The United States won their second consecutive Longines FEI Jumping Nations Cup™ event Sunday in San Juan Capistrano (USA), securing a comfortable victory in front of a home crowd at The Oaks International Grand Prix Field two weeks after triumphing in Mexico.
The event marked the first Nations Cup event held in the state of California, and Chef d’Equipe Robert Ridland brought forward a powerhouse team that featured Lillie Keenan (Argan de Beliard), Karl Cook (Kalinka van’t Zorgvliet), Laura Kraut (Dorado), and McLain Ward (Contagious).
The squad delivered. Over Leopoldo Palacios’ (VEN) 1.60m track, they finished on a total score of 12 faults. Ireland finished second (17 faults), with Mexico third (33 faults).
“Qualifying for the Nations Cup [Finals] in Barcelona had to be a major priority, because that’s one of two ways left to qualify for the Olympics. We basically took our ‘A’ team at the beginning of the year and split it in half. We sent the first half to Mexico [and came here] with the other half,” said Ridland.
All three riders from the U.S.’s silver medal-winning squad from Tokyo were represented across the two teams. In Mexico, Kraut delivered three clear rounds when prevailing in a jump-off against Mexico. In San Juan Capistrano, it was Ward’s turn to lead the way. Ward produced the only double-clear effort on the day aboard his partner from the Tokyo Olympic Games, Contagious.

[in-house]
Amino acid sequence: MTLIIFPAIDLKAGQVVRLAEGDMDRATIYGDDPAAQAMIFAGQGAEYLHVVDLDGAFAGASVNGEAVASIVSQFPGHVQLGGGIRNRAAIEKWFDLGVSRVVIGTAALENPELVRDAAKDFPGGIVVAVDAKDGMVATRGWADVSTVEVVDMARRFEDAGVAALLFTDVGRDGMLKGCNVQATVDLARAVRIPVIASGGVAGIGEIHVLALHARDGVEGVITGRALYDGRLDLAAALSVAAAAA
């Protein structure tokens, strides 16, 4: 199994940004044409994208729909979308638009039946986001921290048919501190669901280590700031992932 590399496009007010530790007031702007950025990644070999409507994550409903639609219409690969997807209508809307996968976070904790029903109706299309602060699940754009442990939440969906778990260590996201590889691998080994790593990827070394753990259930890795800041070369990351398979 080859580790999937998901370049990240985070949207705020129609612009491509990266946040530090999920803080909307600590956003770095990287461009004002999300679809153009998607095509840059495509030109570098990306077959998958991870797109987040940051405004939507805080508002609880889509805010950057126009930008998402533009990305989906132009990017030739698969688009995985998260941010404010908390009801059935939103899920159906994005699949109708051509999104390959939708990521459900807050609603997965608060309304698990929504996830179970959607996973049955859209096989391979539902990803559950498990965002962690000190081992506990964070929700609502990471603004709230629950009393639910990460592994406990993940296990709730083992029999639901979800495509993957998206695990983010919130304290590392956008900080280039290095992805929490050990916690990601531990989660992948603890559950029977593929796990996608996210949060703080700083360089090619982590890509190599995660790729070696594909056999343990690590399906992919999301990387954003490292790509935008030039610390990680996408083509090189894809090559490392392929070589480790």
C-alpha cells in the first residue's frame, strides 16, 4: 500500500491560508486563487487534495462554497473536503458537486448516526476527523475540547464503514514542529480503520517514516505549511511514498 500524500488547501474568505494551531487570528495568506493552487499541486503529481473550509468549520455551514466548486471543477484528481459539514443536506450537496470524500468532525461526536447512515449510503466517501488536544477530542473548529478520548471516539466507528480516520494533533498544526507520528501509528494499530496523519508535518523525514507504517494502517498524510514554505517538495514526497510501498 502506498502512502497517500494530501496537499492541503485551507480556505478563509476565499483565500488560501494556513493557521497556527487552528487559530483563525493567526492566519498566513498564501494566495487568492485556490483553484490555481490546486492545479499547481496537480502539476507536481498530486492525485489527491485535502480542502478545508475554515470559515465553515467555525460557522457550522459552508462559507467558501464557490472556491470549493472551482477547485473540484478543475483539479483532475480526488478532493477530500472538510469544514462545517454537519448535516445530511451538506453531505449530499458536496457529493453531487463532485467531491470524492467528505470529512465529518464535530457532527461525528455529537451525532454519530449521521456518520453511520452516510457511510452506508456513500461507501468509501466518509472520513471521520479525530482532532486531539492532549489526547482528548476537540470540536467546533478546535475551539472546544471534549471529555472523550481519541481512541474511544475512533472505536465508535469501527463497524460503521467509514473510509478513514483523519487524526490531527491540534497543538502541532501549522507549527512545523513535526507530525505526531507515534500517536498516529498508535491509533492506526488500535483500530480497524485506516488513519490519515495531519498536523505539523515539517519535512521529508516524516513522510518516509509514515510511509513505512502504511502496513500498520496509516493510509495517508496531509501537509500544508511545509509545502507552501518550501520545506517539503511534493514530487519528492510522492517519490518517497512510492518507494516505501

“I thought Leopoldo set a very challenging track. When I walked it, I have to say I was a tiny bit surprised at how big it was,” Ward said. “But it’s a five-star Nations Cup. There are huge consequences to this qualification, and that’s the way it should be.”
The United States boasted a comfortable lead heading into the second round, with more than a rail in hand over Canada. But Ireland launched a tremendous rally their second time around the course. Neither Andrew Bourns (Sea Topblue), David Blake (Claude), nor Conor Swail (Nadal Hero & DB) touched a pole, finishing the round with just a single fault added to their scorecard.
That put a greater amount of pressure on the home nation, but veterans Kraut and Ward were clear for the U.S., securing the victory. Not a single U.S. rider incurred more than 4 faults in a single round of competition.
“When this group of riders that we have here are on form, it suits us when it’s more difficult. So I think it worked in our favour,” said Ward.
Kraut was the only rider to have also competed in Mexico. In that event, she rode her Tokyo Olympic Games mount, Baloutinue. In San Juan Capistrano, she brought forward 10-year-old Dorado for his Nations Cup debut.
“I was thrilled with him,” Kraut said. “I will tell you, in the first round, he definitely was impressed. I agree with McLain that the course was much more difficult than I was expecting, and it caught me off guard. [Dorado] was a little bit shy from the first round, and he could have gotten smaller for the second round, or he could have grown. He grew and rode around beautifully, like he’d been doing it a long time.”
With their victory, the United States increased their lead in the North and Central America and Caribbean division; they boast 200 points. Mexico sits second with 170 points, and Canada is third (150 points).
The division concludes in Vancouver (CAN) on 4 June 2023.
By Catie Staszak